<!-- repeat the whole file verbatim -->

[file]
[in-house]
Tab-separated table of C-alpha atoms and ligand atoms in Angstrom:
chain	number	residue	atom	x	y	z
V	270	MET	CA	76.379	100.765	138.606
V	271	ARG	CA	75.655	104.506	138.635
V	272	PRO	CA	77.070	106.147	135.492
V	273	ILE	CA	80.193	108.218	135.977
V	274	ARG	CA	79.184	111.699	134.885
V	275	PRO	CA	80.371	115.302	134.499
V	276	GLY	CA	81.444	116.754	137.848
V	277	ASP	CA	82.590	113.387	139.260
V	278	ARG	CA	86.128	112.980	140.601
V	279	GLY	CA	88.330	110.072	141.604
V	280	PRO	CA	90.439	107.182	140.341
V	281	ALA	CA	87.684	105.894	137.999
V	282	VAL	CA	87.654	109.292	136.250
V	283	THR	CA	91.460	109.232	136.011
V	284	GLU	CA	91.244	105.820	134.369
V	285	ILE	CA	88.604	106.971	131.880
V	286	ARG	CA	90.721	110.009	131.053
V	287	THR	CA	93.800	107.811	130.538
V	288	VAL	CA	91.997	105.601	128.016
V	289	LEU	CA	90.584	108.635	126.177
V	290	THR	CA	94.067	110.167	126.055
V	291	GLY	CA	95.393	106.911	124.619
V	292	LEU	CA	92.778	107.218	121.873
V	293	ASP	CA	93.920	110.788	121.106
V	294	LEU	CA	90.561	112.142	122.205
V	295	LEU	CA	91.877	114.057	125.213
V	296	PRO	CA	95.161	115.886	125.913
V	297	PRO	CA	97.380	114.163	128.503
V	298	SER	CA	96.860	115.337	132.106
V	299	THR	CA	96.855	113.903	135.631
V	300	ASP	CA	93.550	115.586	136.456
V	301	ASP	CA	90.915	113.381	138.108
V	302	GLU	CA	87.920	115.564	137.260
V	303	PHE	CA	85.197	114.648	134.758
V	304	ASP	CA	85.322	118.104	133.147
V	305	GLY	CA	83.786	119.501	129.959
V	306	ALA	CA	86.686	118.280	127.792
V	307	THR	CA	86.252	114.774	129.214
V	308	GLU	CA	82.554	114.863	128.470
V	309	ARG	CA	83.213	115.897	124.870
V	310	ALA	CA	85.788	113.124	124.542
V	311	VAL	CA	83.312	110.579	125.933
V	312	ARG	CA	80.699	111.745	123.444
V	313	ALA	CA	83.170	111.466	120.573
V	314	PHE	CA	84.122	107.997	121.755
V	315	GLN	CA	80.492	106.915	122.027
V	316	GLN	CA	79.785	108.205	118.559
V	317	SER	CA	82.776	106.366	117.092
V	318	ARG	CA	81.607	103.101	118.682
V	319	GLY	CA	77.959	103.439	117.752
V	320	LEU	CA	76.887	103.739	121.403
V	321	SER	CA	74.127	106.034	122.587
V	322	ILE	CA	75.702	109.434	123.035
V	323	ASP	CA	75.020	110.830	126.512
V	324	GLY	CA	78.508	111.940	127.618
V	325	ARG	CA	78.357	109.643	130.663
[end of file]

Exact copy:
[in-house]
Tab-separated table of C-alpha atoms and ligand atoms in Angstrom:
chain	number	residue	atom	x	y	z
V	270	MET	CA	76.379	100.765	138.606
V	271	ARG	CA	75.655	104.506	138.635
V	272	PRO	CA	77.070	106.147	135.492
V	273	ILE	CA	80.193	108.218	135.977
V	274	ARG	CA	79.184	111.699	134.885
V	275	PRO	CA	80.371	115.302	134.499
V	276	GLY	CA	81.444	116.754	137.848
V	277	ASP	CA	82.590	113.387	139.260
V	278	ARG	CA	86.128	112.980	140.601
V	279	GLY	CA	88.330	110.072	141.604
V	280	PRO	CA	90.439	107.182	140.341
V	281	ALA	CA	87.684	105.894	137.999
V	282	VAL	CA	87.654	109.292	136.250
V	283	THR	CA	91.460	109.232	136.011
V	284	GLU	CA	91.244	105.820	134.369
V	285	ILE	CA	88.604	106.971	131.880
V	286	ARG	CA	90.721	110.009	131.053
V	287	THR	CA	93.800	107.811	130.538
V	288	VAL	CA	91.997	105.601	128.016
V	289	LEU	CA	90.584	108.635	126.177
V	290	THR	CA	94.067	110.167	126.055
V	291	GLY	CA	95.393	106.911	124.619
V	292	LEU	CA	92.778	107.218	121.873
V	293	ASP	CA	93.920	110.788	121.106
V	294	LEU	CA	90.561	112.142	122.205
V	295	LEU	CA	91.877	114.057	125.213
V	296	PRO	CA	95.161	115.886	125.913
V	297	PRO	CA	97.380	114.163	128.503
V	298	SER	CA	96.860	115.337	132.106
V	299	THR	CA	96.855	113.903	135.631
V	300	ASP	CA	93.550	115.586	136.456
V	301	ASP	CA	90.915	113.381	138.108
V	302	GLU	CA	87.920	115.564	137.260
V	303	PHE	CA	85.197	114.648	134.758
V	304	ASP	CA	85.322	118.104	133.147
V	305	GLY	CA	83.786	119.501	129.959
V	306	ALA	CA	86.686	118.280	127.792
V	307	THR	CA	86.252	114.774	129.214
V	308	GLU	CA	82.554	114.863	128.470
V	309	ARG	CA	83.213	115.897	124.870
V	310	ALA	CA	85.788	113.124	124.542
V	311	VAL	CA	83.312	110.579	125.933
V	312	ARG	CA	80.699	111.745	123.444
V	313	ALA	CA	83.170	111.466	120.573
V	314	PHE	CA	84.122	107.997	121.755
V	315	GLN	CA	80.492	106.915	122.027
V	316	GLN	CA	79.785	108.205	118.559
V	317	SER	CA	82.776	106.366	117.092
V	318	ARG	CA	81.607	103.101	118.682
V	319	GLY	CA	77.959	103.439	117.752
V	320	LEU	CA	76.887	103.739	121.403
V	321	SER	CA	74.127	106.034	122.587
V	322	ILE	CA	75.702	109.434	123.035
V	323	ASP	CA	75.020	110.830	126.512
V	324	GLY	CA	78.508	111.940	127.618
V	325	ARG	CA	78.357	109.643	130.663